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from Kris B.

I’m beginning to think that Santa has a pretty good deal getting all those cookies while he is out delivering  toys all night!  I am loving trying new cookie recipes this month, though I do wonder, if Santa delivers to the houses with the biggest chimneys last.  I know after three weeks of baking and eating cookies taste-testing cookie recipes, some of the smaller chimneys might prove problematic for me right now!

First of all, here are a few important things that I need to tell you about this week’s recipe:

  • Brown butter is the best secret ingredient in baked goods.
  • People who make stamped cookies are people who like pretty cookies but are terrible at piping and working with flow icing.

The above are the reasons that I was drawn to trying King Arthur Flour’s recipe for Brown Butter Stamp Cookies this week.

Making this recipe does require a little bit of forethought.  You must make the brown butter and let it chill for two hours before making the cookie dough.  And, the recipe calls for whole wheat pastry flour, an ingredient that proved difficult to find locally and I didn’t allow myself enough time to order it directly from King Arthur Flour.   Though I try to make a recipe exactly as written the first time I make it, that was not possible this time.  Rather than the directed mixture of the whole wheat pastry flour and all-purpose flour, I used all-purpose for the total flour amount.  I suspect that this made for a more dense cookie.  Whatever the impact, the cookies are delicious as I made them.  I am going to order the whole wheat pastry flour and try this recipe again.  It’s a learning experience! 🙂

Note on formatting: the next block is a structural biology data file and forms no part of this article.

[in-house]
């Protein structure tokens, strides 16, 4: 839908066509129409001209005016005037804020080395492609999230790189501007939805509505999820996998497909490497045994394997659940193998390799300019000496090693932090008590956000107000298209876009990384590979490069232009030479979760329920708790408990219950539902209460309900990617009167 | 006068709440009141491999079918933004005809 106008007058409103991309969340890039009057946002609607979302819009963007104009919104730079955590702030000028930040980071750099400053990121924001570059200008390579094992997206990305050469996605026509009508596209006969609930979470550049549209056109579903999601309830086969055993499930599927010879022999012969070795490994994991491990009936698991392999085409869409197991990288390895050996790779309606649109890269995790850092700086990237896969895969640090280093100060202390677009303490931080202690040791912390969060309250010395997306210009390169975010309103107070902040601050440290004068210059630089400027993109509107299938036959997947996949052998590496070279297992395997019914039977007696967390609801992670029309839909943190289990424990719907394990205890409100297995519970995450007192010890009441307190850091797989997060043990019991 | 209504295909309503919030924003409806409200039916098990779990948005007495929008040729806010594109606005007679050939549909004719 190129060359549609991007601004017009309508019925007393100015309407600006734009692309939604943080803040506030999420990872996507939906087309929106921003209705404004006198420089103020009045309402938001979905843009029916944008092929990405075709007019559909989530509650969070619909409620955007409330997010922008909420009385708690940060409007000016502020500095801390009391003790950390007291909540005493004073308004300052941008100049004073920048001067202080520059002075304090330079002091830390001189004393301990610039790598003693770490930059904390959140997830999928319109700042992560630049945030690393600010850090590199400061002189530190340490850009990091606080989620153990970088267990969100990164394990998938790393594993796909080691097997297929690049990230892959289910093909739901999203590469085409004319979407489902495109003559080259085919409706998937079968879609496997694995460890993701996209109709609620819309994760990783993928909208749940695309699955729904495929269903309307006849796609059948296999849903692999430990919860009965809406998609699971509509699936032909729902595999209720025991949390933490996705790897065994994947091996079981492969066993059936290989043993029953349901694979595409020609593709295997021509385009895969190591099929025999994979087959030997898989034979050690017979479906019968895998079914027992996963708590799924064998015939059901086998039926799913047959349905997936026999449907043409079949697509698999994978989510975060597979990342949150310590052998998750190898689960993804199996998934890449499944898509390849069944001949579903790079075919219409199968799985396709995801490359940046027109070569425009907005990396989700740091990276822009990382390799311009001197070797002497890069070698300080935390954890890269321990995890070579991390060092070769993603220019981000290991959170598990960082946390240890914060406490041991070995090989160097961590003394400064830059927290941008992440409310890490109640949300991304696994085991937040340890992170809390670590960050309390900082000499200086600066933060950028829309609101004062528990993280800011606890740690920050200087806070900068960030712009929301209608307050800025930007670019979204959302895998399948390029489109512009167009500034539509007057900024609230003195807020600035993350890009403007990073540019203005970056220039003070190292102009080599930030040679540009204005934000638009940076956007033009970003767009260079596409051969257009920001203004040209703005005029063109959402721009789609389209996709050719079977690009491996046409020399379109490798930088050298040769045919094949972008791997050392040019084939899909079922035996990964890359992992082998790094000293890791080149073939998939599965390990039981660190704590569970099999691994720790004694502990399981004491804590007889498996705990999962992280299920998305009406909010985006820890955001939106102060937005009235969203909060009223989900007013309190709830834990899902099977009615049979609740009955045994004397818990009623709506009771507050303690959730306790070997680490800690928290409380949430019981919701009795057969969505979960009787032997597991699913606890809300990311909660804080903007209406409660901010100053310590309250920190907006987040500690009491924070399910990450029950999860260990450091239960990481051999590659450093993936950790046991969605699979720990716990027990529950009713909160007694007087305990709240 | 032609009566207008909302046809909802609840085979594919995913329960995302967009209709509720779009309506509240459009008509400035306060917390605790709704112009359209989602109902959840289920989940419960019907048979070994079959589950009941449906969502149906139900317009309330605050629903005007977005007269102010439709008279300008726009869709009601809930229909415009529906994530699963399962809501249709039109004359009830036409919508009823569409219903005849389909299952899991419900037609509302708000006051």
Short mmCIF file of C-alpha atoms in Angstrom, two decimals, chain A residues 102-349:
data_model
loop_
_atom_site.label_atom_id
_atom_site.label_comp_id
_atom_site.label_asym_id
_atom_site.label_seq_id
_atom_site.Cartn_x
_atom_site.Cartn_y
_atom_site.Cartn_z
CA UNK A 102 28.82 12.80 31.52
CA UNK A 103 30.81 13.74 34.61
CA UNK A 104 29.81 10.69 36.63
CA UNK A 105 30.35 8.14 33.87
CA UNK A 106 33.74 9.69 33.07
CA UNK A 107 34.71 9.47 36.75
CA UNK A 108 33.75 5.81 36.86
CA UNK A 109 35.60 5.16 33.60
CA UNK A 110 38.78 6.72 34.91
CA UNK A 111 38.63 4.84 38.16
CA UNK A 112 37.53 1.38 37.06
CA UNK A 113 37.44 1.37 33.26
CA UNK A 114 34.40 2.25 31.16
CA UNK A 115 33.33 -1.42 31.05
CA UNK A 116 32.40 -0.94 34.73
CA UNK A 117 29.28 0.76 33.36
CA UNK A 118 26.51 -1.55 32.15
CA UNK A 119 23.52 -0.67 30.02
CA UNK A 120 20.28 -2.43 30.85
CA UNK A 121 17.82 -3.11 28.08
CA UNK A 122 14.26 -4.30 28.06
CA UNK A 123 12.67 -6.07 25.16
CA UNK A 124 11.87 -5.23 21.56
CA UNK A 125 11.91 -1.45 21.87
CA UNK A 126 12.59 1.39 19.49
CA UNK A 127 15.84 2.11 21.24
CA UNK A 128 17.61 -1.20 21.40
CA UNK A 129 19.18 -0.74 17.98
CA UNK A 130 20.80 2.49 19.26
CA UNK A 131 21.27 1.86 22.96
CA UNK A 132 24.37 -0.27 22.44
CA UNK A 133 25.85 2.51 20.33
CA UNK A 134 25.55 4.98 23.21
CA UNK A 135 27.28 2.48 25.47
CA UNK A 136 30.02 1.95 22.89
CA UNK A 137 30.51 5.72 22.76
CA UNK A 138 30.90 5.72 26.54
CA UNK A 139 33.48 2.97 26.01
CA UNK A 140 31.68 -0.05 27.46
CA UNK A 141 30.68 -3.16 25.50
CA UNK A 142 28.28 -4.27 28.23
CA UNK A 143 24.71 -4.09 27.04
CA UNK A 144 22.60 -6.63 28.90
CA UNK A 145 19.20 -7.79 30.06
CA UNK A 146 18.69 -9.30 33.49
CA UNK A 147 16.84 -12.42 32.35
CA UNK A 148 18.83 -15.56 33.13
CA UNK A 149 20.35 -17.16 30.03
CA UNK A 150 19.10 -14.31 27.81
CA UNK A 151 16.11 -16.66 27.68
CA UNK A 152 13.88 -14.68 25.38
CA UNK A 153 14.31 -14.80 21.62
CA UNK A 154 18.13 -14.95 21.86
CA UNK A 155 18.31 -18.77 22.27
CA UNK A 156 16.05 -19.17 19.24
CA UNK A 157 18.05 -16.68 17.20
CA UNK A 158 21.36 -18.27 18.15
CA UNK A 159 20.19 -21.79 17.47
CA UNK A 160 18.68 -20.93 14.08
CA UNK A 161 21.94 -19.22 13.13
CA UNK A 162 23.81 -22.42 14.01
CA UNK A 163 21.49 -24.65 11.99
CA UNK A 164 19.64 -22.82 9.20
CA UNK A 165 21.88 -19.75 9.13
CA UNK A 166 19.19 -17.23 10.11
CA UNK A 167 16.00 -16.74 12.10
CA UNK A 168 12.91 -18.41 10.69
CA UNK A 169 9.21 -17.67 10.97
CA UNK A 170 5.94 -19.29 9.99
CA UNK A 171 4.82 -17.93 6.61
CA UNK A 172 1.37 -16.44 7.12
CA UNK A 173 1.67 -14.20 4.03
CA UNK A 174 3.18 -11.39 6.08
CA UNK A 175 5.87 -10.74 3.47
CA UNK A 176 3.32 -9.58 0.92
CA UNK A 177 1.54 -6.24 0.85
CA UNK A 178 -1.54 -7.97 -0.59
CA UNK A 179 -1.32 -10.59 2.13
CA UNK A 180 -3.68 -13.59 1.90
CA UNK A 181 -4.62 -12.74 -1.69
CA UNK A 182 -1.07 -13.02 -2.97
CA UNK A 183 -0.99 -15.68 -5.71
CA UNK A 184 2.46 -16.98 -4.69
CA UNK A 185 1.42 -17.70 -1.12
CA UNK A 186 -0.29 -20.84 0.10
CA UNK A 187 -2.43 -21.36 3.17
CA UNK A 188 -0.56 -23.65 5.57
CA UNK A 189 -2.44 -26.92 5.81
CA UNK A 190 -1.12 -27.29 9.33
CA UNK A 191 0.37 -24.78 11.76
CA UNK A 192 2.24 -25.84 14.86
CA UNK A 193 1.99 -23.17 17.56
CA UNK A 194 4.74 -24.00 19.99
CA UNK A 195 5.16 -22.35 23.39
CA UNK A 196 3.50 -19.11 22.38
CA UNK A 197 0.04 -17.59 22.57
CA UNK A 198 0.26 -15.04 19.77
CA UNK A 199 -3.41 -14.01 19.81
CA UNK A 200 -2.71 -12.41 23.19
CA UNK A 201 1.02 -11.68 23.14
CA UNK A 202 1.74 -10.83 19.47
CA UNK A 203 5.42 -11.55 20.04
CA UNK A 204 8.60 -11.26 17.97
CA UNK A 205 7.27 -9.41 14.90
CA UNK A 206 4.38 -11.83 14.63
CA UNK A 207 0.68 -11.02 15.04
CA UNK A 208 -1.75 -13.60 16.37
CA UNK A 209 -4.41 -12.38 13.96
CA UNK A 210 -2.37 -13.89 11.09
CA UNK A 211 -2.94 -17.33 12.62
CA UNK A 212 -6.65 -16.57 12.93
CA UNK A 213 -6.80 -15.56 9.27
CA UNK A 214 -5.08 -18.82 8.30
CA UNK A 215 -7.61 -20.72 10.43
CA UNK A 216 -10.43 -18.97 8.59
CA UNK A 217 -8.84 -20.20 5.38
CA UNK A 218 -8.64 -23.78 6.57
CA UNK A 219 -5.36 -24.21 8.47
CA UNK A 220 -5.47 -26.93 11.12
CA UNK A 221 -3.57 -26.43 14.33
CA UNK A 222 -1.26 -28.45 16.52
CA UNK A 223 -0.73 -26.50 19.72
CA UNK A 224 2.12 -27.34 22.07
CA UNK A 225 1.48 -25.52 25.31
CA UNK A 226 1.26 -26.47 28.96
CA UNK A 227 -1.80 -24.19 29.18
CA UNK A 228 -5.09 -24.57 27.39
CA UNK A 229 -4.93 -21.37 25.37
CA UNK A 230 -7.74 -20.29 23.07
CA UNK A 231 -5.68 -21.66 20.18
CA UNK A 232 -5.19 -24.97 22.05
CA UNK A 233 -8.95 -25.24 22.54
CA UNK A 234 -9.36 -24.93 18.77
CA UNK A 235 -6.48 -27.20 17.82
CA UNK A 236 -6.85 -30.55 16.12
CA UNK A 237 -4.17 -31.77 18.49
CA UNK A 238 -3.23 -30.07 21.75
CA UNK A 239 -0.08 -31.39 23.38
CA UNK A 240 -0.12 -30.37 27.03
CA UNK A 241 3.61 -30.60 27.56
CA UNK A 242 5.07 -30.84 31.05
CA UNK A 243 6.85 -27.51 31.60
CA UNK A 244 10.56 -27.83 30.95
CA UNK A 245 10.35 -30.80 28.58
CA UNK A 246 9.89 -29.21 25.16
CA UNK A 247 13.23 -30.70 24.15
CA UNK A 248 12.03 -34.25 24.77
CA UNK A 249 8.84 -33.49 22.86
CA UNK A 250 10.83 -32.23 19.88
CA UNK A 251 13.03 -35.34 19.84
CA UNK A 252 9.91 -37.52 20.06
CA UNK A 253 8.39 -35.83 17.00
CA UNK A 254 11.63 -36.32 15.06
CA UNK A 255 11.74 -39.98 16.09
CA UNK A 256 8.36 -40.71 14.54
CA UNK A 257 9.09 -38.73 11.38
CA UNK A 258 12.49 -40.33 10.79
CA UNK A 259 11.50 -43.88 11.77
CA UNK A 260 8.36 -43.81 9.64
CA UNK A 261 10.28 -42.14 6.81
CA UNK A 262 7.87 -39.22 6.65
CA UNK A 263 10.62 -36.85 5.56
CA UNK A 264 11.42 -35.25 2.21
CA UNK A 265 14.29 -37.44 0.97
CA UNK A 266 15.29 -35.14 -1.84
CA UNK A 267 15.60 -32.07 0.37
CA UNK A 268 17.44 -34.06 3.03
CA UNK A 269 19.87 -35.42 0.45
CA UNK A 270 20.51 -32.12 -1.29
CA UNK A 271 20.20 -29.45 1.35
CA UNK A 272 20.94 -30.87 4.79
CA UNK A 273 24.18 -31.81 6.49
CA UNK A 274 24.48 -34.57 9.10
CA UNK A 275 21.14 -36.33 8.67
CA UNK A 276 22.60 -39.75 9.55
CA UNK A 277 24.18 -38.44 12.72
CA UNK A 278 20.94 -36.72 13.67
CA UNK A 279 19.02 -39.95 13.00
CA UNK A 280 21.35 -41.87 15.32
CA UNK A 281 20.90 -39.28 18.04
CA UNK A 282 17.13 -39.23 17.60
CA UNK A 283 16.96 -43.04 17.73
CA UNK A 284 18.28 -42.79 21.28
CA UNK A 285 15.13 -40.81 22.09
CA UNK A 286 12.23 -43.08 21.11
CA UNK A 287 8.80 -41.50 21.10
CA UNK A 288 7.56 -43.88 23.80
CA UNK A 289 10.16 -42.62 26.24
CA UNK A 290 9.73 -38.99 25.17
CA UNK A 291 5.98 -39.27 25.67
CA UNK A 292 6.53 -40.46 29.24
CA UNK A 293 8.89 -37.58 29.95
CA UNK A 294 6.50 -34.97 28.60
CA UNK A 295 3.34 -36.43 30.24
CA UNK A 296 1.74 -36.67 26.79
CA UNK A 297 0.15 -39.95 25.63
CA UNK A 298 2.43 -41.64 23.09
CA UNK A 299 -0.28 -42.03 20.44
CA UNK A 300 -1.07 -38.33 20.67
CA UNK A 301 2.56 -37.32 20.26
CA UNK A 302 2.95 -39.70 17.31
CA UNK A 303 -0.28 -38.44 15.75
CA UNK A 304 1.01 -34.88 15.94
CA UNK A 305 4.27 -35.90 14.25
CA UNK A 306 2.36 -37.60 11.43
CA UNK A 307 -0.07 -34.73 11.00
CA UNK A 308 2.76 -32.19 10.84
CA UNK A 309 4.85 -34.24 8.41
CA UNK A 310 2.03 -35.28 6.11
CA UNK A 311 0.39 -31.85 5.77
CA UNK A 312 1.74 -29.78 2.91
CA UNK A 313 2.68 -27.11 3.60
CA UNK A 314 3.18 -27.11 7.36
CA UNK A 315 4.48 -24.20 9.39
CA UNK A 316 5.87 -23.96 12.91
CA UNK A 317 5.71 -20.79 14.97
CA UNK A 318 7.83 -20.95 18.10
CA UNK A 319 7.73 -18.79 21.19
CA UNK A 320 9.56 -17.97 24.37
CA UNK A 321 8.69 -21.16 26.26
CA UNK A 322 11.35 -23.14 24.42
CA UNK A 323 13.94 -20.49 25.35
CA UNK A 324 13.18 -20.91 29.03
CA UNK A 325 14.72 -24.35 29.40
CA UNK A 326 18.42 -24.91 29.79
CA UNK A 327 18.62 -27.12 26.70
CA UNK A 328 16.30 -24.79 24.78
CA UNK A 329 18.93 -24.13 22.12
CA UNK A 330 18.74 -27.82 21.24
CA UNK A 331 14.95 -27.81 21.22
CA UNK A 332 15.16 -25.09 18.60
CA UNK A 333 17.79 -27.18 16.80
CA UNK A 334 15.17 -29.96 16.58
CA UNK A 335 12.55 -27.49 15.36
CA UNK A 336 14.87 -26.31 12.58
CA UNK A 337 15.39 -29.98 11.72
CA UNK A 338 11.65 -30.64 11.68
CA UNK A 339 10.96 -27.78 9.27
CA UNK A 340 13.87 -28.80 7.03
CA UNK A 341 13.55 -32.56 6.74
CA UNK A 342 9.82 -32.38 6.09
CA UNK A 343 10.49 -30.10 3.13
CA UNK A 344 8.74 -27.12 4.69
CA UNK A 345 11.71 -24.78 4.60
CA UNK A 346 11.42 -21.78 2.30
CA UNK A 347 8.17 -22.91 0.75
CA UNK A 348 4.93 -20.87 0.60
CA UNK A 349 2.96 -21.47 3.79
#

Once the brown butter is made, the cookie dough goes together like any other cookie dough.  The flour(s), salt, and baking soda are whisked together and set aside.  In a mixer bowl, the butter is creamed.  Then the sugars, egg and flavoring (either Vanilla-butternut flavor or vanilla extract).  The flour mixture is then added and mixed until it is fully incorporated.  The dough is then divided in half, flattened into two disks, and chilled for at least an hour.

To make the cookies, working with one disk at a time, roll the dough on a lightly floured board.  The instructions say to roll to 1/8 to 1/4 inch thickness.  I had more success with the thicker dough.  It was easier to handle and held the stamped image better after baking.  Once rolled, use a round 2 3/4″ cutter to make the individual cookies.  Transfer them to a parchment lined baking pan.  The King Arthur Cookie Stamps fit perfectly on the cookies.  Dip them in flour, shaking off the excess.  Center the stamp on the cookie and press down firmly and evenly.  Carefully lift the stamp from the cookie.  I first tried to use the King Arthur Flour Starry Night Cookie Stamps, but that was not very successful.  Their designs are not as deep as the patterned Cookie Stamps so as the cookies baked, the imprint disappeared with even the minimal rise of these cookies.  My lack of success with these particular stamps may also be because I rolled my dough to thinly with the first few cookies that I made.  Since I have to make these cookies again so that I can try them with the whole wheat pastry flour, I may also try the Starry Night Stamps again.  They will make beautiful Christmas eve cookies.